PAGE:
THE MAN FROM U.N.C.L.E. (PG13)
117 minutes/3.5 stars
Long on frothiness and light on plot, this is the swinging 1960s as imagined by people who see it as non-stop fun, punctuated by the threat of nuclear war.
Based on the cult television series of the same name, this origin story introduces secret agent Napoleon Solo (Henry Cavill) and his frenemy Russian counterpart Illya Kuryakin (Armie Hammer).
Director Guy Ritchie drives the action scenes with unexpected and wonderful R&B and jazz selections.
While not quite up there with Steven Soderbergh at his Ocean's Eleven (2001) best at packaging exposition as entertainment - the narration lacks the wryness - Ritchie at least never lets the characters talk narrative when he can show it.
ME AND EARL AND THE DYING GIRL (PG13)
105 minutes/4 stars
This year's Sundance sensation combines sweetness and gallows humour in almost perfect amounts.
Earl won the Grand Jury Prize and the Audience Award, the same two wins Whiplash (2014) earned before it went on to nab an Oscar for supporting actor J.K. Simmons.
Like Whiplash, Earl is a coming-of-age story, seen from the point of view of teen aspiring film-maker Greg (Thomas Mann), forced by his mother ("The LeBron James of nagging," he narrates) to spend time with family friend Rachel (Olivia Cooke), who is dying of cancer.
The illness provides plenty of drama and the jokes are feather-light, coming mostly from the variety of high-school and parental oddballs that beset the put-upon Greg, whom Mann plays with a wonderfully mopey physicality, his rounded shoulders looking as if they would snap from the weight of his woes.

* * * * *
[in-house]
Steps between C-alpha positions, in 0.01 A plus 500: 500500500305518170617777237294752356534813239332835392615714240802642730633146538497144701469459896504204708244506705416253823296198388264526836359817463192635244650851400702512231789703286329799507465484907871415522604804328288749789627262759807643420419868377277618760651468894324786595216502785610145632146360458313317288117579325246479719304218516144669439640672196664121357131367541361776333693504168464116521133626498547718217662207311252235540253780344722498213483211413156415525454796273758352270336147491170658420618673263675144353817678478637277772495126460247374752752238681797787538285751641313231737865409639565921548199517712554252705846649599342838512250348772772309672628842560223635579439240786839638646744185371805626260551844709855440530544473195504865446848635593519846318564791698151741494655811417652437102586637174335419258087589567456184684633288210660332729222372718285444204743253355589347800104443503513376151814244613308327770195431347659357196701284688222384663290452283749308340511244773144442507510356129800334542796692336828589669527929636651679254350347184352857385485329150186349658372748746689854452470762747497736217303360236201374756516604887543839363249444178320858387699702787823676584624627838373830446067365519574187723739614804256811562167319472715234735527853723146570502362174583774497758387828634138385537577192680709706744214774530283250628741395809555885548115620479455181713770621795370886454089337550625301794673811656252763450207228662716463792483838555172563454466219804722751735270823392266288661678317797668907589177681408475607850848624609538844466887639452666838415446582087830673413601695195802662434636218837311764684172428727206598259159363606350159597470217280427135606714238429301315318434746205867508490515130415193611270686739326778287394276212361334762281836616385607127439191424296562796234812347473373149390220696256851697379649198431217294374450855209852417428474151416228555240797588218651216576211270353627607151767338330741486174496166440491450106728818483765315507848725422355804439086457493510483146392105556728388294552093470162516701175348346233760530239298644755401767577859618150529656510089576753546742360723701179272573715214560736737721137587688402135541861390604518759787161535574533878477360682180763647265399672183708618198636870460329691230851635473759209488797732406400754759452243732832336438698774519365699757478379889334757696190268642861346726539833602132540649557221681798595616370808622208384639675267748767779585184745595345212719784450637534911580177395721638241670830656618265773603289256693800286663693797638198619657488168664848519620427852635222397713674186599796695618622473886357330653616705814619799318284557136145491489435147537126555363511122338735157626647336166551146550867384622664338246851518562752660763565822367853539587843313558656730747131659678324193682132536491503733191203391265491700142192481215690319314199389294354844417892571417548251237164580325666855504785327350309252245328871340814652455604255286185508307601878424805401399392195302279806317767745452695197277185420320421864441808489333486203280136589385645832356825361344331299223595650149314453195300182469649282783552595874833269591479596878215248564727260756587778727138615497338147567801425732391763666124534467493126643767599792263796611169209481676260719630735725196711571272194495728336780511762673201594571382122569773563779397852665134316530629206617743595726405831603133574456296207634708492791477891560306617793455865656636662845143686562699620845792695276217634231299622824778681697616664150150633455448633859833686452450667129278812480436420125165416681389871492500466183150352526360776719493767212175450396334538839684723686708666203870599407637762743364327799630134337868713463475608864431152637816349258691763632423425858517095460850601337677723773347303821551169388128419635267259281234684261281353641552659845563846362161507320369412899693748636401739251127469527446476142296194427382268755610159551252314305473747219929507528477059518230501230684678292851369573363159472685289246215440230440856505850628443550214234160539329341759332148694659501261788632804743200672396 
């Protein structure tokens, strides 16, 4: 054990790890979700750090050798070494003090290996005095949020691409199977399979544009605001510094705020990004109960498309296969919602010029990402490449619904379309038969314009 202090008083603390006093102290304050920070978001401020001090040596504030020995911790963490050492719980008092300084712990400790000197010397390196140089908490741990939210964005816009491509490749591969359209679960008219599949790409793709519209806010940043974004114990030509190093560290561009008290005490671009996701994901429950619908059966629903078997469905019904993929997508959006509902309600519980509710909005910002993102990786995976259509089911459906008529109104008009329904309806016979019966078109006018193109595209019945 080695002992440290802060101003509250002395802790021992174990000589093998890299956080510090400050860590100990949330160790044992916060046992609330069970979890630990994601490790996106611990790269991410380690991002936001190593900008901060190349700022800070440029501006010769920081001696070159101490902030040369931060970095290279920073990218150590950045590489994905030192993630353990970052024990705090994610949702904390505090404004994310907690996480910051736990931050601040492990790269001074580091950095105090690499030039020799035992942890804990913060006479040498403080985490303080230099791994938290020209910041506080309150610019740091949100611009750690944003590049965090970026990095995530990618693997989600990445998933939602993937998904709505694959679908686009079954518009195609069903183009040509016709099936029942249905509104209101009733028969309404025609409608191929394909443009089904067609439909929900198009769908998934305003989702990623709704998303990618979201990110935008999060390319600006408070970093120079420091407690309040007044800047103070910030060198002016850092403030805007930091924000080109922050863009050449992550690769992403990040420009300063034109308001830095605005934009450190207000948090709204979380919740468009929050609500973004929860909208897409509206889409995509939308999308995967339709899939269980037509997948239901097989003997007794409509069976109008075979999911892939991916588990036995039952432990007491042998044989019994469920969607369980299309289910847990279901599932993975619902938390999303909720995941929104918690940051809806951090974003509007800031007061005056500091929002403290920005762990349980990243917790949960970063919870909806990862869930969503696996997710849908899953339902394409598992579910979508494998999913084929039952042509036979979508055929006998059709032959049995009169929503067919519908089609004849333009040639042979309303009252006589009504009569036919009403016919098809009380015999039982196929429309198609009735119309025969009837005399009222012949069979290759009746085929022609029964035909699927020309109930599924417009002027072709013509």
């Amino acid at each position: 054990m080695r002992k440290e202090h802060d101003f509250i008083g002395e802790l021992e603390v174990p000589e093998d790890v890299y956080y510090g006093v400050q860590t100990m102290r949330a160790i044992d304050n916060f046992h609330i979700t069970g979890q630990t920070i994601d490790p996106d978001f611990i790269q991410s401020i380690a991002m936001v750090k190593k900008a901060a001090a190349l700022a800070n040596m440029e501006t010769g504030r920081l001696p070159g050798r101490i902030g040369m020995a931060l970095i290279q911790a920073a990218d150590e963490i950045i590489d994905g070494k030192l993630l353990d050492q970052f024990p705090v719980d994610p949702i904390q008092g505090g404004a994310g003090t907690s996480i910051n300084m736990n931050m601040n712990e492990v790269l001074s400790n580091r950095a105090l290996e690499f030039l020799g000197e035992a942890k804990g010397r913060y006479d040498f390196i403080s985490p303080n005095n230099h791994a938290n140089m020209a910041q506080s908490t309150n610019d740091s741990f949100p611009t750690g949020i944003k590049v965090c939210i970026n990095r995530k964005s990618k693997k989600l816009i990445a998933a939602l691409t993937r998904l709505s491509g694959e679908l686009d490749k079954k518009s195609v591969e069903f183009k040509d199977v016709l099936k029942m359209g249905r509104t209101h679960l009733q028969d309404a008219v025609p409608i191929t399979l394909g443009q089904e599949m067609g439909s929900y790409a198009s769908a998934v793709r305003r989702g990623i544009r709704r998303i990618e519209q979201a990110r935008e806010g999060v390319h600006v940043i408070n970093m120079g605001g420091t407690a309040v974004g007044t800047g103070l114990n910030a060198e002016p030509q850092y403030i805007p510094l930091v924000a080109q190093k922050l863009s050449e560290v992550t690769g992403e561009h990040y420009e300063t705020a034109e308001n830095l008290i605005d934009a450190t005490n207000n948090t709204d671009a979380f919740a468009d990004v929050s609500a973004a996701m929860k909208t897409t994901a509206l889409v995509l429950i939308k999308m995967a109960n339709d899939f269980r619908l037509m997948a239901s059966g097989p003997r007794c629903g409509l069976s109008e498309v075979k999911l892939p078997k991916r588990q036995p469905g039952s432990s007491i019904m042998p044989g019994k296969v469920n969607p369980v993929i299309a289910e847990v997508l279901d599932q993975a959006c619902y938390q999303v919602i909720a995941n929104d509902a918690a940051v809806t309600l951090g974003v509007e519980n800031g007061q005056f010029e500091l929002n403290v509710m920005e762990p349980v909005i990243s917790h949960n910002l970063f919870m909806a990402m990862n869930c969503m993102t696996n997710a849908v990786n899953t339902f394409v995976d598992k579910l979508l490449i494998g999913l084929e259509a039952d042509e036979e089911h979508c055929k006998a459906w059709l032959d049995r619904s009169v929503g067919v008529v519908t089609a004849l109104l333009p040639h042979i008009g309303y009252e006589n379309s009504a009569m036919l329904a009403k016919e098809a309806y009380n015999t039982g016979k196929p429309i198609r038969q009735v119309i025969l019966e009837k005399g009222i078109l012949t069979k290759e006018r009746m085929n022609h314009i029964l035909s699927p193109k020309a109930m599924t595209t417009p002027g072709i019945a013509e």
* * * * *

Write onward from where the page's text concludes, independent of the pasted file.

128 minutes/4.5 stars
Amy covers the chain of of bad decisions leading to the death of singer Amy Winehouse (left) by alcohol poisoning in 2011 at age 27.
Director Asif Kapadia, who made Senna (2010), the Bafta-winning biopic of late Brazilian race driver Ayrton Senna, had the sort of access every journalist dreams about - videos and pictures from childhood friends as well as interviews with close relatives and colleagues.
He used them to paint a picture of a troubled person for whom success failed to fill a hole in herself and who, just before her death, became a punchline for comedians.
I AM ELEVEN (TBC)
94 minutes/4 stars
Australian film-maker Genevieve Bailey took six years to make this documentary about children on the cusp of teenhood.
When she was 11, says Bailey, she was the happiest she had been in her life. She wondered what the experience was like for children of that age in other parts of the world.
She begins with one child in Japan and, after glimpsing the lives of more than 20 children (above), ends with the story of an Aboriginal girl in her home city of Melbourne.
From an orphanage in Kerala, India, to an elephant farm in Thailand, to the suburbs of America, Bailey proves that talking to the right 11-year-old can be the most educational and uplifting thing an adult can do.
WHERE: The Projector, Golden Mile Tower, 6001 Beach Road MRT: Nicoll Highway ADMISSION: $13, schedule and bookings at theprojector.sg